Georgie boy, yet again

Careful readers of this blog know that I revere George Saunders, both as a writer and as a moral thinker. I’ve halfway through his new In Persuasion Nation, and I frankly see no reason to change my assessment, except possibly to raise my esteem for him even higher. (“Chicago Christmas” and “Comm Comm” are two of the best stories published in English in this young century. Both are in this new collection.) So, while I’ve resisted linking to every new interview about him that I see, this one from Boldtype is too smart to resist. A taste:

BOLDTYPE: I know you get this question all the time, but how did your background as an engineer play into your development as a writer?

SAUNDERS: It helped in a couple ways. One was that it got me into situations that a writer wouldn’t normally find himself in. I worked for an oil company in the ‘80s. I worked for environmental engineering companies that were basically trying to get corporate clients out of trouble. We went to Air Force bases and compiled lists of all the pollution and mistakes they had made. I worked for a slaughterhouse. Also on a crew in Sumatra that was basically doing earth-raping–tearing up jungle where people had never set foot before. Well, we weren’t, but the parent company we were working for was taking all the oil money and exporting it to the central government in Jakarta. I wasn’t a writer at that time, so I went into these worlds with no irony and no distrust. For whatever reason, I was working a series of jobs that a kind of idealized liberal sensibility would see as symbolic of oppressive, late-stage capitalist decadence. But then, on the inside, you see that the people doing that are just people really trying to take care of their kids, and they aren’t unaware of what they’re doing. They make elaborate rationales for being there. Nobody wakes up and says, “time to destroy!” They usually wake up and say “I’m going to do really well today!” It made me feel that the world is really complicated, that good and evil are really complicated. So that technical background as an engineer got me into some places you don’t normally go. When I was there, I was just part of the scene.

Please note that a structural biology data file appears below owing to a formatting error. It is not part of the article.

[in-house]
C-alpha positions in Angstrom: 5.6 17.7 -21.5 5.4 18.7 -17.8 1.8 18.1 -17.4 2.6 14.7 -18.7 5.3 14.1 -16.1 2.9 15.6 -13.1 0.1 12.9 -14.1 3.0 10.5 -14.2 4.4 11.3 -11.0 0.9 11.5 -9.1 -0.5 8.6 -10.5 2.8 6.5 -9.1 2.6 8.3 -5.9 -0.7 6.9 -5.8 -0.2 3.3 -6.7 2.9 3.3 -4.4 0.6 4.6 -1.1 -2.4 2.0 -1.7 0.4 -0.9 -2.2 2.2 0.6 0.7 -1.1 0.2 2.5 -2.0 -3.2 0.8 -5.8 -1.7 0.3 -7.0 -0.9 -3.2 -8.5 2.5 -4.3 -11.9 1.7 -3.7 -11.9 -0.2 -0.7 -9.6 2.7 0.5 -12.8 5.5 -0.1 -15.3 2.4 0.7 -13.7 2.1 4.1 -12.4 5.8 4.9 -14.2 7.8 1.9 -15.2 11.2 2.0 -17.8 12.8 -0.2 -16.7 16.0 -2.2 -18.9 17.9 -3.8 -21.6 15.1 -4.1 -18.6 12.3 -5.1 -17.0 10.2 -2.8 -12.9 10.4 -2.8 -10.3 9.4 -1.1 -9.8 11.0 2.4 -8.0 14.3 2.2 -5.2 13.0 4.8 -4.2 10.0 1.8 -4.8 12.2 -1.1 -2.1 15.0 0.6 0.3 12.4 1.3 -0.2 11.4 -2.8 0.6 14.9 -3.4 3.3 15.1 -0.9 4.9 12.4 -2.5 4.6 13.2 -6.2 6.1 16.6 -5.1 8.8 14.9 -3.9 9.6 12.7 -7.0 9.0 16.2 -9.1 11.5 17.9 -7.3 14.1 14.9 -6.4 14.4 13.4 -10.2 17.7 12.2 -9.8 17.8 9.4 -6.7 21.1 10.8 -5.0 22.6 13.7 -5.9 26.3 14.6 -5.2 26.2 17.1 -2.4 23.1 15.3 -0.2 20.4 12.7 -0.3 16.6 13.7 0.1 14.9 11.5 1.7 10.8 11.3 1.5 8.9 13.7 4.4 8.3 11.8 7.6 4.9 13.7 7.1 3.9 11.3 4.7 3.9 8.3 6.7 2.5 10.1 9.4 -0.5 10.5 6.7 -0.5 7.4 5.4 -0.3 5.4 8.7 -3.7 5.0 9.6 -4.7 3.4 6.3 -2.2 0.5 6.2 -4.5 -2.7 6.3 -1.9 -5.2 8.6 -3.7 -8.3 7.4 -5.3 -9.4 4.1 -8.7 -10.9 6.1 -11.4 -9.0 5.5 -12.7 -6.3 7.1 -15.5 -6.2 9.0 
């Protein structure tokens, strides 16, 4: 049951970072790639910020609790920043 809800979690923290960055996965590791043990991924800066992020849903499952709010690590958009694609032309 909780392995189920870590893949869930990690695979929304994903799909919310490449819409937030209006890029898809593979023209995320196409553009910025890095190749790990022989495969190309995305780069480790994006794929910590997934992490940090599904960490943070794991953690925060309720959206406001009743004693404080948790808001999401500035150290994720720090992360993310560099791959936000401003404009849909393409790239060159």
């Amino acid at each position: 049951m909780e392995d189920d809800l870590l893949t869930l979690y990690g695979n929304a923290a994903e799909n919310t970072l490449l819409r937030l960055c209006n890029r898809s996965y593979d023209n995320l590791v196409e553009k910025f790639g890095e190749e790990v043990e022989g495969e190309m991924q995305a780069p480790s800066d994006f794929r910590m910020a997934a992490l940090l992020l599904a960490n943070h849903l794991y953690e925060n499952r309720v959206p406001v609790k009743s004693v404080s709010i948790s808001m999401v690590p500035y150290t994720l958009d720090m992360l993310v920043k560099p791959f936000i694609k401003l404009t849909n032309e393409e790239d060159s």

There’s a lot more. Go read it. Now if we can just Saunders and Robert Birnbaum in a room together…

(Via the Elegant Variation.)

About Walter Biggins

Walter Biggins is a writer based in Atlanta, GA. He is the co-author (with Daniel Couch) of Bob Mould's Workbook (Bloomsbury, 2017). His work has been published in The Quarterly Conversation,, Bookslut (RIP), The Comics Journal, The Baseball Chronicle, and other periodicals. Twitter: @walter_biggins.
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2 Responses to Georgie boy, yet again

  1. Walter says:

    Thanks, CAAF. I guess I’d have seen it if I had just scrolled down the archives a bit. (Hell, I think I even linked to it some time last year.) Anyway, I hope the writing retreat was productive; good to see you back.

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